>>12155>And they don't really add that much value by easening existing tasks, because we already got way simpler tools for the times when a worker can't lift an item.
You don't know what you're talking about. You haven't done a day of hard labour in your life, if you can't imagine how robotic arms and legs attached to your arms and legs could make your job easier. LOL If I could just sit in a comfortable position while moving boxes, I'd jump in an exo suit. Do you know that just standing on your feet 8-9 hours a day every day wears out your knee, hip and back joints? Ever unpacked a truck full of frozen boxes of shrimp in -15°C with a hoodie and pair of polyester gloves that get soaking wet the first half hour? I sure wish I could operate a robotic hand to pick up and carry the 15kg boxes for me. But I guess some kid on the Internet knows it wouldn't improve quality of life/work for workers. And the fucked up thing is, it is people like you who become managers and directors and fight modernisation of workplaces because "you don't need it".
A crane, or lifter, is limited by its design. You have a straight arm, that can go up and down. Good luck using it around a corner, or in a tight space.
It doesn't even have to be a sci-fi anime suit that can lift hundreds of kilograms, even a little assistance helps a lot. But you can't imagine it, because you just don't know, and that's not your fault. I don't think everyone should be a manual labourer, but I do think it is important to experience hard, manual labour if you're going to be making assumptions and conclusions about it.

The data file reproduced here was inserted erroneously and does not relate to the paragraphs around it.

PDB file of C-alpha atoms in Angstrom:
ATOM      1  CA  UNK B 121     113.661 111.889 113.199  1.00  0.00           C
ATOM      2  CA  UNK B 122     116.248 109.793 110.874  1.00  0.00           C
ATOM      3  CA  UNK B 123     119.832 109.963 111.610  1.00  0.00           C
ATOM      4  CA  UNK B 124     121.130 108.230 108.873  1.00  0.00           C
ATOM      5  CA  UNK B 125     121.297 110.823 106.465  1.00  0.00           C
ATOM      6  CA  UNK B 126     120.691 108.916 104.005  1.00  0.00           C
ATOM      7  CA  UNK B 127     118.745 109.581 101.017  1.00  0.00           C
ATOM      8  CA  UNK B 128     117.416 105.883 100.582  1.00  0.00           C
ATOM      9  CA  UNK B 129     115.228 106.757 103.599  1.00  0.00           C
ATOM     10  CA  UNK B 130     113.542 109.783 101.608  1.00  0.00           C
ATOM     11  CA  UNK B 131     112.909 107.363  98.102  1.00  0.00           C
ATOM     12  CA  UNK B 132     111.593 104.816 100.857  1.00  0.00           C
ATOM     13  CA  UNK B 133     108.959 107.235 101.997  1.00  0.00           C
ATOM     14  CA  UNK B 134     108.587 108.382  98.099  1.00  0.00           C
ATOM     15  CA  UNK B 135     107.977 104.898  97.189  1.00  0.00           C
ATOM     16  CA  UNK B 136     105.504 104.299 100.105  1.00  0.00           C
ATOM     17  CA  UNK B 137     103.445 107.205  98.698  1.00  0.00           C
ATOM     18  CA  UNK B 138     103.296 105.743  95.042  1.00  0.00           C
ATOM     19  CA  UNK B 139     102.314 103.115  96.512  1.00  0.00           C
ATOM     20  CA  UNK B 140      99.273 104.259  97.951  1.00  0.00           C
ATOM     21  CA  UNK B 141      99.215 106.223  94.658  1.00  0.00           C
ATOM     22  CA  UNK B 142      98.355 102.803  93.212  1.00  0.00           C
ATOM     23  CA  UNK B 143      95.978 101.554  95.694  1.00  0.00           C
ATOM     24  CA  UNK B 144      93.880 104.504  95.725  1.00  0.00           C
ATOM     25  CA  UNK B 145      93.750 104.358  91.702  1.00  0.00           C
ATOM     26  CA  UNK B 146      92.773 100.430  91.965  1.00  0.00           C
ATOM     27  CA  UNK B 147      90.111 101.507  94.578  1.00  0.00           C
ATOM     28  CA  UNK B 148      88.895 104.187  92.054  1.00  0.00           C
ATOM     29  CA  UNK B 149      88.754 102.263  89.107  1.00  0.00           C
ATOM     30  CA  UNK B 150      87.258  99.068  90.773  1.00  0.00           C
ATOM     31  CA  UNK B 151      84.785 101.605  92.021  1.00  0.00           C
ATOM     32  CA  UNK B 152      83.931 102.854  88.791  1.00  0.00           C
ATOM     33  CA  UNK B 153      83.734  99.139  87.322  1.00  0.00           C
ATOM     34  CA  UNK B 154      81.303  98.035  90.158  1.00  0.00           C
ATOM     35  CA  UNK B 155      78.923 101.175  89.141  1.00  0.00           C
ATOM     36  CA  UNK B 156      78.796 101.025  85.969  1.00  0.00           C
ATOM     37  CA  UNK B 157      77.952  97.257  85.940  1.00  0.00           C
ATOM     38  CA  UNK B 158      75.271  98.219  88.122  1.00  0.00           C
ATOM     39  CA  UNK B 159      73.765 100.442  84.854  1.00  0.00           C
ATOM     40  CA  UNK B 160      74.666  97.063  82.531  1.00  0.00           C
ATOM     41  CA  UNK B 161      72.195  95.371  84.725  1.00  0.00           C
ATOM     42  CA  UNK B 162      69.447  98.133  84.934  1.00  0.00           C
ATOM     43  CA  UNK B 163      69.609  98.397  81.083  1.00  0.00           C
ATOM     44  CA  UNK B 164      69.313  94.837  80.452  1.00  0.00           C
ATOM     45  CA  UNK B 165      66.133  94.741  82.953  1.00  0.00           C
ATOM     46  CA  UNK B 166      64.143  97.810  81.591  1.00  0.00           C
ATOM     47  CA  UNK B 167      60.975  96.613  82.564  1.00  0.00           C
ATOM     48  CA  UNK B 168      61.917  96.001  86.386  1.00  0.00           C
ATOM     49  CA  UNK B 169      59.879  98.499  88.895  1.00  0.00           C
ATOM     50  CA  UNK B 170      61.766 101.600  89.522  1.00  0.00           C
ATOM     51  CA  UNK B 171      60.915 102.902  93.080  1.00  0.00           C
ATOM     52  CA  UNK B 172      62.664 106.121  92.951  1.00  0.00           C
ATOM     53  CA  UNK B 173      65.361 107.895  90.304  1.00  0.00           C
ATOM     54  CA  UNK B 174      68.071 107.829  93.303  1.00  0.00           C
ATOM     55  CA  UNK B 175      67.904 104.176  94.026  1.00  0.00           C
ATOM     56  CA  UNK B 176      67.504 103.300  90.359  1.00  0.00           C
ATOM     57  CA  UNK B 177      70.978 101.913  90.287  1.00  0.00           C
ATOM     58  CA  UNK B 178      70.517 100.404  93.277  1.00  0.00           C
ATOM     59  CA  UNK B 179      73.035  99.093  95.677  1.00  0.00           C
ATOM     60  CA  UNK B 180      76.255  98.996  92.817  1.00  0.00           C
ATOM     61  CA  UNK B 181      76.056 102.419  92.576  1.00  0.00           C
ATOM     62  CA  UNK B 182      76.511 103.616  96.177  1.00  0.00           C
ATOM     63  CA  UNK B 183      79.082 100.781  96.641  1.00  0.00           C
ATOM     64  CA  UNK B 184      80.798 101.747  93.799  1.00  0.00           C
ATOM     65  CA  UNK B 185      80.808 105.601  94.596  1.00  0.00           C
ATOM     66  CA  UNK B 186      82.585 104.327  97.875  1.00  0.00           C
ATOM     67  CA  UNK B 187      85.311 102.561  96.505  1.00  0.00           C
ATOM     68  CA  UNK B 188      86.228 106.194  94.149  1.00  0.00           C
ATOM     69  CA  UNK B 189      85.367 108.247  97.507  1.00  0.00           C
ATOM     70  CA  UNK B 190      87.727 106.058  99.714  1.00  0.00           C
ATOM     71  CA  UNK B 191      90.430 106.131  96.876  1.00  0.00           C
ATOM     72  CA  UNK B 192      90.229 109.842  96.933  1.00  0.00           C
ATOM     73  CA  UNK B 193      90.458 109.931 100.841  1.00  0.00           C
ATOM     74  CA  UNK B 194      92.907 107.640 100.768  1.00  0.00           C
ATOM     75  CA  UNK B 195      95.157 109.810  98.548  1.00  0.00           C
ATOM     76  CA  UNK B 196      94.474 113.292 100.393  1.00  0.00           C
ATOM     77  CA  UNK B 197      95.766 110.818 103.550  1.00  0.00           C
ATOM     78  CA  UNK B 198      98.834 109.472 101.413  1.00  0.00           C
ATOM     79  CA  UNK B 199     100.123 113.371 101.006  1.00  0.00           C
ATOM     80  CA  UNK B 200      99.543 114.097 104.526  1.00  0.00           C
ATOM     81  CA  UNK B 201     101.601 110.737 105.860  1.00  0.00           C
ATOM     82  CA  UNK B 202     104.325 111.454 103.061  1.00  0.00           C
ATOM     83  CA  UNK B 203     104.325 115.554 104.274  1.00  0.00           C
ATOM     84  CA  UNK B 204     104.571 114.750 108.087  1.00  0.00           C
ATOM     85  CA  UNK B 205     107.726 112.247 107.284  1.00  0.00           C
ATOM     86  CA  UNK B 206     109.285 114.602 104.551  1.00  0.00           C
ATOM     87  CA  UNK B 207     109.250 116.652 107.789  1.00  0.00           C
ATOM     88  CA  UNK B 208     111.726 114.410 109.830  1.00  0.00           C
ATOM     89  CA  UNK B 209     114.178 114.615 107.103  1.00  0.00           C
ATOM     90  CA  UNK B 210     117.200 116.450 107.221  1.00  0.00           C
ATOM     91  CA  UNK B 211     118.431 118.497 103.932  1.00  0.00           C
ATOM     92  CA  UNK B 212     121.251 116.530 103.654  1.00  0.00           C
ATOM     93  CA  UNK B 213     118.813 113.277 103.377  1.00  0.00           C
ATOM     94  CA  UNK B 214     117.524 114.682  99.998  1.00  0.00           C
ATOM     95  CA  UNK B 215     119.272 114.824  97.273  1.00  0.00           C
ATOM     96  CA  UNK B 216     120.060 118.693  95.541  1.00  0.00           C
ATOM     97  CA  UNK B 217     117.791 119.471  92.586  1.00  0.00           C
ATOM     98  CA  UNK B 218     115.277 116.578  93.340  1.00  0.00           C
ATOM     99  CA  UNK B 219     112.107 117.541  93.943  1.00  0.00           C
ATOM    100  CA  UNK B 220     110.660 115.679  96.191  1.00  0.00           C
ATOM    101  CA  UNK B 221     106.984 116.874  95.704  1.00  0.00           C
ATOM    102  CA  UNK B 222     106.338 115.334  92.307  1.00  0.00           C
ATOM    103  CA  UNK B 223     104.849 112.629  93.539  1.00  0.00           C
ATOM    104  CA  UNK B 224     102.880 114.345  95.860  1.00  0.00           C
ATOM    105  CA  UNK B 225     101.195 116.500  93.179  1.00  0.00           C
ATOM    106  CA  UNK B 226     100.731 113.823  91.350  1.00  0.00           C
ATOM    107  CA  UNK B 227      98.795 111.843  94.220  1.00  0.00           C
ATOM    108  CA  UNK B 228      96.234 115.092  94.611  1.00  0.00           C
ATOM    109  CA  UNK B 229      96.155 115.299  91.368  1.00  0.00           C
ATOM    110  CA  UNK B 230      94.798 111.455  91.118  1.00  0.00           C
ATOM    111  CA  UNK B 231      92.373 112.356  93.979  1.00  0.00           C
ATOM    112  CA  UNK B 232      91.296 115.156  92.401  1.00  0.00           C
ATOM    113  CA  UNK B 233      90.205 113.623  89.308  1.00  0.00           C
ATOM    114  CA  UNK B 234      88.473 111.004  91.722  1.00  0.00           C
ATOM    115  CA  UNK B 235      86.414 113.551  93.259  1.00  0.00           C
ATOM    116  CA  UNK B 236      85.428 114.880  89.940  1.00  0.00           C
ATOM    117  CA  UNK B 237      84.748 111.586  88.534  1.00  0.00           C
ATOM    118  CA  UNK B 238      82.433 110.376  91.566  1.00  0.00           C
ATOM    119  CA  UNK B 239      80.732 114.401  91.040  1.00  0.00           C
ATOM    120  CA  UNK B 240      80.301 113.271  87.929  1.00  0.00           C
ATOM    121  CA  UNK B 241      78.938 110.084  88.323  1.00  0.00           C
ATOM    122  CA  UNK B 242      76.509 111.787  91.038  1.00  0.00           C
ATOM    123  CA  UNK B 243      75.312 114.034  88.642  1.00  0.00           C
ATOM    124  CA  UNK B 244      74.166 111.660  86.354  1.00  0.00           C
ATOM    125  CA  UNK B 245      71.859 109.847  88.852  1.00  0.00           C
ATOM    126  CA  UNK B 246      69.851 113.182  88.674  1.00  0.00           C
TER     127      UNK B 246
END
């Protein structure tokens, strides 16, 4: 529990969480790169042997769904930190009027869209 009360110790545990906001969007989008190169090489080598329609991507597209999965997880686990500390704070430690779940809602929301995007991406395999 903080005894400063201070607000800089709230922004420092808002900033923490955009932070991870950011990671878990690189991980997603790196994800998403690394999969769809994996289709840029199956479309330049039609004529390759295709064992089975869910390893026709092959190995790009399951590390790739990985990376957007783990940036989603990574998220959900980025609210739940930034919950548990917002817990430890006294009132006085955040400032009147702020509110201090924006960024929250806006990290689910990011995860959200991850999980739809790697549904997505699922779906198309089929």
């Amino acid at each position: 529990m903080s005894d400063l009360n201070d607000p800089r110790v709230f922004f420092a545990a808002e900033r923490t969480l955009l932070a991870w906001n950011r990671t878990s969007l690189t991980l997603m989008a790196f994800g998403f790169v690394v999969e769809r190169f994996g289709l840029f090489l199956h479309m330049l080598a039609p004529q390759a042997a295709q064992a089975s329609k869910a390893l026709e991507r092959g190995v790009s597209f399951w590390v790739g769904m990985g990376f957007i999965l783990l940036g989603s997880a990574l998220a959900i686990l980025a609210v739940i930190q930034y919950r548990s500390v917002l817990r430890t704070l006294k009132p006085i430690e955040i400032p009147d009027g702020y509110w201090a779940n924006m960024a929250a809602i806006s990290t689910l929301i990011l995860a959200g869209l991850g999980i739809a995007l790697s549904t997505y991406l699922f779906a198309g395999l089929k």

>Ford and Ekso say workers' physical activity is comparable to a person lifting a bag of flour or a watermelon above their head 4,600 times a day.
>To help reduce the strain, the exosuits provide support to workers' arms as they reach up to perform manual tasks on car bodies and parts suspended above their heads, for example to screw bolts into place with power tools.
>The devices also help with lifting larger under-body components into place - including skid plates and bumpers.
>They are not powered or controlled by an onboard computer, but instead offer passive mechanical assistance to the wearer.
>EksoVests fit workers between 5ft 2in and 6ft 4in tall (1.57m to 1.93m) and offer lift assistance for loads of between 5lb and 15lb per arm (2.3kg to 6.8kg).https://www.bbc.com/news/technology-45097046